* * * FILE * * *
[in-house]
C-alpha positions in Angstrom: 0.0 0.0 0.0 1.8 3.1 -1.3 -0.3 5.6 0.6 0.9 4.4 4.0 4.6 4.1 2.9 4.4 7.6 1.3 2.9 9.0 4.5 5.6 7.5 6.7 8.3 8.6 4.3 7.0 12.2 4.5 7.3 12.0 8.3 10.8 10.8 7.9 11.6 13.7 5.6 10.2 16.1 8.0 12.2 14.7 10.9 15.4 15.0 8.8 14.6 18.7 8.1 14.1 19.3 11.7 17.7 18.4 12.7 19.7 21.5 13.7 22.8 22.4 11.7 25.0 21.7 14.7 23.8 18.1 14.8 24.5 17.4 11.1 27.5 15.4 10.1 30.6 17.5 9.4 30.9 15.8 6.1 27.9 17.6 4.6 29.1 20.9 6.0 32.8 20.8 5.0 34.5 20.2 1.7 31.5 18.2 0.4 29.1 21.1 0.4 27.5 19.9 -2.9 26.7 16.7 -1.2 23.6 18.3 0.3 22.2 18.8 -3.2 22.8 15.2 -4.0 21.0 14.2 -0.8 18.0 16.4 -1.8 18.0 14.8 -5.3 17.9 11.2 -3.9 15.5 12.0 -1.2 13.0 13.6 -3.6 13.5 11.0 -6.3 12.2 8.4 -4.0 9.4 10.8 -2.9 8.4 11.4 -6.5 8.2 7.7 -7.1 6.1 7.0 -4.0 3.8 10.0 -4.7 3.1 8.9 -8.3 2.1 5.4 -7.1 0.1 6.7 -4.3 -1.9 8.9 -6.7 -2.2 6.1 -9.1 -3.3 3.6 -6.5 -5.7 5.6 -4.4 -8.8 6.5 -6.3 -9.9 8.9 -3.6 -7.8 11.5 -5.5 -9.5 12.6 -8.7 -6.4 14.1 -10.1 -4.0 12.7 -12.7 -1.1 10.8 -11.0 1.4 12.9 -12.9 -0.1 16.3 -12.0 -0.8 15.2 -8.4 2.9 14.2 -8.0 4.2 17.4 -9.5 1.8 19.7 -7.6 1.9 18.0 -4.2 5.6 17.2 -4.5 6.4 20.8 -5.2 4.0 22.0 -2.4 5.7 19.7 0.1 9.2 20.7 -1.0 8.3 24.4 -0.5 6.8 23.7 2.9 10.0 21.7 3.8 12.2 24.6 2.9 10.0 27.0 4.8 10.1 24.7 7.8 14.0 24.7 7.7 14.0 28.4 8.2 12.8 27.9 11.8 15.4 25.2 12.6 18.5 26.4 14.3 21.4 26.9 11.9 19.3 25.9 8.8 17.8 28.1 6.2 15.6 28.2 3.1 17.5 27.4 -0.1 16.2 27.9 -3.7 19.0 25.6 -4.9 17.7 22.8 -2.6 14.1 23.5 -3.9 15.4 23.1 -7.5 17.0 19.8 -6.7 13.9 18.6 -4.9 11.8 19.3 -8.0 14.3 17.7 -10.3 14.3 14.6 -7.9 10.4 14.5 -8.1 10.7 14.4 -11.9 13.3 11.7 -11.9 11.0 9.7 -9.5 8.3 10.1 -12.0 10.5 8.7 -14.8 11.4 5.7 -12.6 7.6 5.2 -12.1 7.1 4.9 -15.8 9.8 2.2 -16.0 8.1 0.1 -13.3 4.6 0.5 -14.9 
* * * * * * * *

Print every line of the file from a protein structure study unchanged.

[in-house]
C-alpha positions in Angstrom: 0.0 0.0 0.0 1.8 3.1 -1.3 -0.3 5.6 0.6 0.9 4.4 4.0 4.6 4.1 2.9 4.4 7.6 1.3 2.9 9.0 4.5 5.6 7.5 6.7 8.3 8.6 4.3 7.0 12.2 4.5 7.3 12.0 8.3 10.8 10.8 7.9 11.6 13.7 5.6 10.2 16.1 8.0 12.2 14.7 10.9 15.4 15.0 8.8 14.6 18.7 8.1 14.1 19.3 11.7 17.7 18.4 12.7 19.7 21.5 13.7 22.8 22.4 11.7 25.0 21.7 14.7 23.8 18.1 14.8 24.5 17.4 11.1 27.5 15.4 10.1 30.6 17.5 9.4 30.9 15.8 6.1 27.9 17.6 4.6 29.1 20.9 6.0 32.8 20.8 5.0 34.5 20.2 1.7 31.5 18.2 0.4 29.1 21.1 0.4 27.5 19.9 -2.9 26.7 16.7 -1.2 23.6 18.3 0.3 22.2 18.8 -3.2 22.8 15.2 -4.0 21.0 14.2 -0.8 18.0 16.4 -1.8 18.0 14.8 -5.3 17.9 11.2 -3.9 15.5 12.0 -1.2 13.0 13.6 -3.6 13.5 11.0 -6.3 12.2 8.4 -4.0 9.4 10.8 -2.9 8.4 11.4 -6.5 8.2 7.7 -7.1 6.1 7.0 -4.0 3.8 10.0 -4.7 3.1 8.9 -8.3 2.1 5.4 -7.1 0.1 6.7 -4.3 -1.9 8.9 -6.7 -2.2 6.1 -9.1 -3.3 3.6 -6.5 -5.7 5.6 -4.4 -8.8 6.5 -6.3 -9.9 8.9 -3.6 -7.8 11.5 -5.5 -9.5 12.6 -8.7 -6.4 14.1 -10.1 -4.0 12.7 -12.7 -1.1 10.8 -11.0 1.4 12.9 -12.9 -0.1 16.3 -12.0 -0.8 15.2 -8.4 2.9 14.2 -8.0 4.2 17.4 -9.5 1.8 19.7 -7.6 1.9 18.0 -4.2 5.6 17.2 -4.5 6.4 20.8 -5.2 4.0 22.0 -2.4 5.7 19.7 0.1 9.2 20.7 -1.0 8.3 24.4 -0.5 6.8 23.7 2.9 10.0 21.7 3.8 12.2 24.6 2.9 10.0 27.0 4.8 10.1 24.7 7.8 14.0 24.7 7.7 14.0 28.4 8.2 12.8 27.9 11.8 15.4 25.2 12.6 18.5 26.4 14.3 21.4 26.9 11.9 19.3 25.9 8.8 17.8 28.1 6.2 15.6 28.2 3.1 17.5 27.4 -0.1 16.2 27.9 -3.7 19.0 25.6 -4.9 17.7 22.8 -2.6 14.1 23.5 -3.9 15.4 23.1 -7.5 17.0 19.8 -6.7 13.9 18.6 -4.9 11.8 19.3 -8.0 14.3 17.7 -10.3 14.3 14.6 -7.9 10.4 14.5 -8.1 10.7 14.4 -11.9 13.3 11.7 -11.9 11.0 9.7 -9.5 8.3 10.1 -12.0 10.5 8.7 -14.8 11.4 5.7 -12.6 7.6 5.2 -12.1 7.1 4.9 -15.8 9.8 2.2 -16.0 8.1 0.1 -13.3 4.6 0.5 -14.9 